A dedicated account manager is on-site with the crew, and serves as liaison to coordinate all of your landscape maintenance, construction, and planting projects.  He or she makes sure you get priority service – preferred scheduling for a pre-party garden spruce-up, emergency tree removal, or landscape improvements by our own experienced construction & planting crews.

Our standard year-round maintenance contract includes:

  • Spring clean-up
  • Mulching & hand-edging
  • Lawn mowing
  • Organic lawn fertilization
  • Ongoing hand-pruning of shrubs & small trees
  • Perennial bed maintenance
  • Fall leaf clean-up
  • Winter plant protection (mulching, wrapping, etc.)

Additional services on request :

  • Compost pile maintenancesummer vegetables
  • Vegetable garden planting and maintenance
  • Container planting and seasonal color
  • Irrigation start-up, check, and winterization
  • Rain barrel set-up and winterization
  • Low-voltage landscape lighting maintenance & installation
  • Carpentry and fence installation/repair
  • Holiday decorations and lighting
  • Special event garden clean-up and decoration
  • Interior plantscaping
  • Pond maintenance
  • Vacation watering

Horticultural Mentoring – Want to do your own vegetable gardening, hand-pruning, or annual containers? Let our Master Gardener teach you!

Sustainability audit and landscape improvement plan – recommendations to reduce your energy and maintenance costs, improve health and safety, make your outdoor space more pleasant and usable, and increase the value of your home; along with a plan for phased implementation by A Yard & A Half Landscaping Cooperative.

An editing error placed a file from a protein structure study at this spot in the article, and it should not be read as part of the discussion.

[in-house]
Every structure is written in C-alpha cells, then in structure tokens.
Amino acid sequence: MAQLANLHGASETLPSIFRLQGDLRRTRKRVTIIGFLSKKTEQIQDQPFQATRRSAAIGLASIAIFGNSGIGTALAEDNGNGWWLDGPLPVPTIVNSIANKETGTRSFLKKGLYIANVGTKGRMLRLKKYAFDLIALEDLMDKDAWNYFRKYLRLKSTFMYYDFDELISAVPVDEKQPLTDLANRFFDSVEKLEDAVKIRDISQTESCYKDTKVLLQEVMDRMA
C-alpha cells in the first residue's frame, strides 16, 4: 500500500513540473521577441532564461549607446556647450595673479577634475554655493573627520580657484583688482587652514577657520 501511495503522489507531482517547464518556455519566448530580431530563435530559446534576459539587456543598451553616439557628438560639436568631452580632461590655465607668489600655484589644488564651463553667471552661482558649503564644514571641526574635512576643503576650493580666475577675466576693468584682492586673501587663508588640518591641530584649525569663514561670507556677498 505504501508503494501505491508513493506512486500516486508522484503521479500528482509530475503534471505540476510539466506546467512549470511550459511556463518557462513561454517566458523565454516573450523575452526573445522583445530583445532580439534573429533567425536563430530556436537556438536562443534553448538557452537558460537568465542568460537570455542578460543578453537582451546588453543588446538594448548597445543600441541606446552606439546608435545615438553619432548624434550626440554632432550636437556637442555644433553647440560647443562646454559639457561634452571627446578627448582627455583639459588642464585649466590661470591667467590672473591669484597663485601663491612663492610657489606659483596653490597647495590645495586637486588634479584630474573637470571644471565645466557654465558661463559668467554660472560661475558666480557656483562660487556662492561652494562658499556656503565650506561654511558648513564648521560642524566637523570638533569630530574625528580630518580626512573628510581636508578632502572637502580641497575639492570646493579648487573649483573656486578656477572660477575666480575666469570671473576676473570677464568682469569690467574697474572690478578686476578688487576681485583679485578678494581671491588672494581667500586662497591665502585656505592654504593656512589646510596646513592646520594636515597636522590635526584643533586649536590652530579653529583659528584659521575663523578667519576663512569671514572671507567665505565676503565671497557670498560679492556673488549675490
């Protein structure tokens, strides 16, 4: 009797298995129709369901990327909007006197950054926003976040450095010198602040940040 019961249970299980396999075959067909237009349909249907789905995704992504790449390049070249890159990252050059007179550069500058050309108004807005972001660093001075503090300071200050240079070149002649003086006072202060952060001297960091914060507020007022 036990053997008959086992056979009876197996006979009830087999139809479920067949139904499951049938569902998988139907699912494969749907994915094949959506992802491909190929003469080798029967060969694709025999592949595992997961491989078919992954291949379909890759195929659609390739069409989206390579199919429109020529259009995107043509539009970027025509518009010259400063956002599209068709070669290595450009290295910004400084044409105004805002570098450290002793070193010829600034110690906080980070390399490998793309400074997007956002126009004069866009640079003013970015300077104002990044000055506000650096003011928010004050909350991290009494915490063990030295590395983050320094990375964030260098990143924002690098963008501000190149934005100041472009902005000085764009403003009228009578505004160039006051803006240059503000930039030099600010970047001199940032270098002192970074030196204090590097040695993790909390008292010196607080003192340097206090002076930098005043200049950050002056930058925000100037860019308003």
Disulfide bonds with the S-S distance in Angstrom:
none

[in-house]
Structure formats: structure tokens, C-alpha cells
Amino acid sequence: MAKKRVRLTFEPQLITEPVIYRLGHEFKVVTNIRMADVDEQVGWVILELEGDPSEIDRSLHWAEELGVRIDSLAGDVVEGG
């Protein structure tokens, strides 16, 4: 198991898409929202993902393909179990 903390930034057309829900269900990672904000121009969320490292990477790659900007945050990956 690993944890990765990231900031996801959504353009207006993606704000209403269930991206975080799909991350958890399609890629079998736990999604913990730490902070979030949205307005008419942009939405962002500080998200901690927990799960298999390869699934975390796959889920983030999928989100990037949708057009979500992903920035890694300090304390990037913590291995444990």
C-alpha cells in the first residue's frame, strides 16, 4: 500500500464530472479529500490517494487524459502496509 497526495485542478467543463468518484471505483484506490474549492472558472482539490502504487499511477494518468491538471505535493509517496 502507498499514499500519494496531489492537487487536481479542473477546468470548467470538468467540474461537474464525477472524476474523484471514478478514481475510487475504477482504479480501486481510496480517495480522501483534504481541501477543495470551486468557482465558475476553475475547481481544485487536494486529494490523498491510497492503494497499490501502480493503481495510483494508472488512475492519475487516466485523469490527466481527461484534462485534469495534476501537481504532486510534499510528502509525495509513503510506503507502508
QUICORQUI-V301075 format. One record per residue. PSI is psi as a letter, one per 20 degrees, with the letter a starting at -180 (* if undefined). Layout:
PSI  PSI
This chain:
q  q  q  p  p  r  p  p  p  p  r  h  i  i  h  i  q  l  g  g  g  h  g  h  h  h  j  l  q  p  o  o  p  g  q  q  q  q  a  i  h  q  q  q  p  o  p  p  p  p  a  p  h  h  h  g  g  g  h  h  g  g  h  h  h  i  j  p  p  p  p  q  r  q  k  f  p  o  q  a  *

Interested?  Fill out a short questionnaire to arrange a free estimate.

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Download a free organic maintenance checklist

When do I prune this? How high should I mow my lawn? Can I cut back my perennials after they turn brown?

Get answers to these and other basic organic maintenance questions by downloading this simple checklist. Then, go deeper with landscape tips and design ideas from our bi-monthly newsletter. Enjoy!

Something we forgot to answer?  Give us a shout on Facebook or Twitter, and we’ll try to help.

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Mid summer is the true test of your landscape’s heath. Are layered planting beds, mulch, and turf thick enough to shade and cool the soil, withstanding drought and out-competing weeds, or are pests proliferating? If pests are getting the better of your lawn or garden, here are emergency and long-term solutions:

  • Crabgrass is an annual weed that grows from